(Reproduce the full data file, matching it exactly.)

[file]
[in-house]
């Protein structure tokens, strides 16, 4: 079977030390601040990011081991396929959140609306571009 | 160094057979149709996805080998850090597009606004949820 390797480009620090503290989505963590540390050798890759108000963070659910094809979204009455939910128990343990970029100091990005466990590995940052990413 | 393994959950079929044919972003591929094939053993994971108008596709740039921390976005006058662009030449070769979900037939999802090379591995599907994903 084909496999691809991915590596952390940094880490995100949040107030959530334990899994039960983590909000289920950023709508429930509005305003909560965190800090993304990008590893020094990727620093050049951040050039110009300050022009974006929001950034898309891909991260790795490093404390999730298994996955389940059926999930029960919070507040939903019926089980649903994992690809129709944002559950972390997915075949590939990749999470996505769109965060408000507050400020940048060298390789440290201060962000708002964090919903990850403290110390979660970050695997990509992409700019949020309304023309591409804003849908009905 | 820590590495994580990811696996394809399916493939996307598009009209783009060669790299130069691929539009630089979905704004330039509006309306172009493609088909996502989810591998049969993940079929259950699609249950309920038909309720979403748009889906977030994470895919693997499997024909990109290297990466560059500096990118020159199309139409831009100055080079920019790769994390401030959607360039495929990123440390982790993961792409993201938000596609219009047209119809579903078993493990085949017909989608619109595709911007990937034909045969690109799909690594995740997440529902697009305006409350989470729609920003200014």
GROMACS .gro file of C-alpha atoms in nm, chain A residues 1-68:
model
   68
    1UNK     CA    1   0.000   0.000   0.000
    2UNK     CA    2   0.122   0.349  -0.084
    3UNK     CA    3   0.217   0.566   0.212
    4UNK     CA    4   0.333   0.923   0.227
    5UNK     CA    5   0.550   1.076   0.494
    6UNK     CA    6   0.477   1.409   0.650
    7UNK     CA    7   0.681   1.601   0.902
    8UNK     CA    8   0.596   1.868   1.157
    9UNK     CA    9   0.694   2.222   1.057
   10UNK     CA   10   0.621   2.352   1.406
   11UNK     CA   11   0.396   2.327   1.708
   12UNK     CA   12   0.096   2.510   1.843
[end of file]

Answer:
[in-house]
């Protein structure tokens, strides 16, 4: 079977030390601040990011081991396929959140609306571009 | 160094057979149709996805080998850090597009606004949820 390797480009620090503290989505963590540390050798890759108000963070659910094809979204009455939910128990343990970029100091990005466990590995940052990413 | 393994959950079929044919972003591929094939053993994971108008596709740039921390976005006058662009030449070769979900037939999802090379591995599907994903 084909496999691809991915590596952390940094880490995100949040107030959530334990899994039960983590909000289920950023709508429930509005305003909560965190800090993304990008590893020094990727620093050049951040050039110009300050022009974006929001950034898309891909991260790795490093404390999730298994996955389940059926999930029960919070507040939903019926089980649903994992690809129709944002559950972390997915075949590939990749999470996505769109965060408000507050400020940048060298390789440290201060962000708002964090919903990850403290110390979660970050695997990509992409700019949020309304023309591409804003849908009905 | 820590590495994580990811696996394809399916493939996307598009009209783009060669790299130069691929539009630089979905704004330039509006309306172009493609088909996502989810591998049969993940079929259950699609249950309920038909309720979403748009889906977030994470895919693997499997024909990109290297990466560059500096990118020159199309139409831009100055080079920019790769994390401030959607360039495929990123440390982790993961792409993201938000596609219009047209119809579903078993493990085949017909989608619109595709911007990937034909045969690109799909690594995740997440529902697009305006409350989470729609920003200014």
GROMACS .gro file of C-alpha atoms in nm, chain A residues 1-68:
model
   68
    1UNK     CA    1   0.000   0.000   0.000
    2UNK     CA    2   0.122   0.349  -0.084
    3UNK     CA    3   0.217   0.566   0.212
    4UNK     CA    4   0.333   0.923   0.227
    5UNK     CA    5   0.550   1.076   0.494
    6UNK     CA    6   0.477   1.409   0.650
    7UNK     CA    7   0.681   1.601   0.902
    8UNK     CA    8   0.596   1.868   1.157
    9UNK     CA    9   0.694   2.222   1.057
   10UNK     CA   10   0.621   2.352   1.406
   11UNK     CA   11   0.396   2.327   1.708
   12UNK     CA   12   0.096   2.510   1.843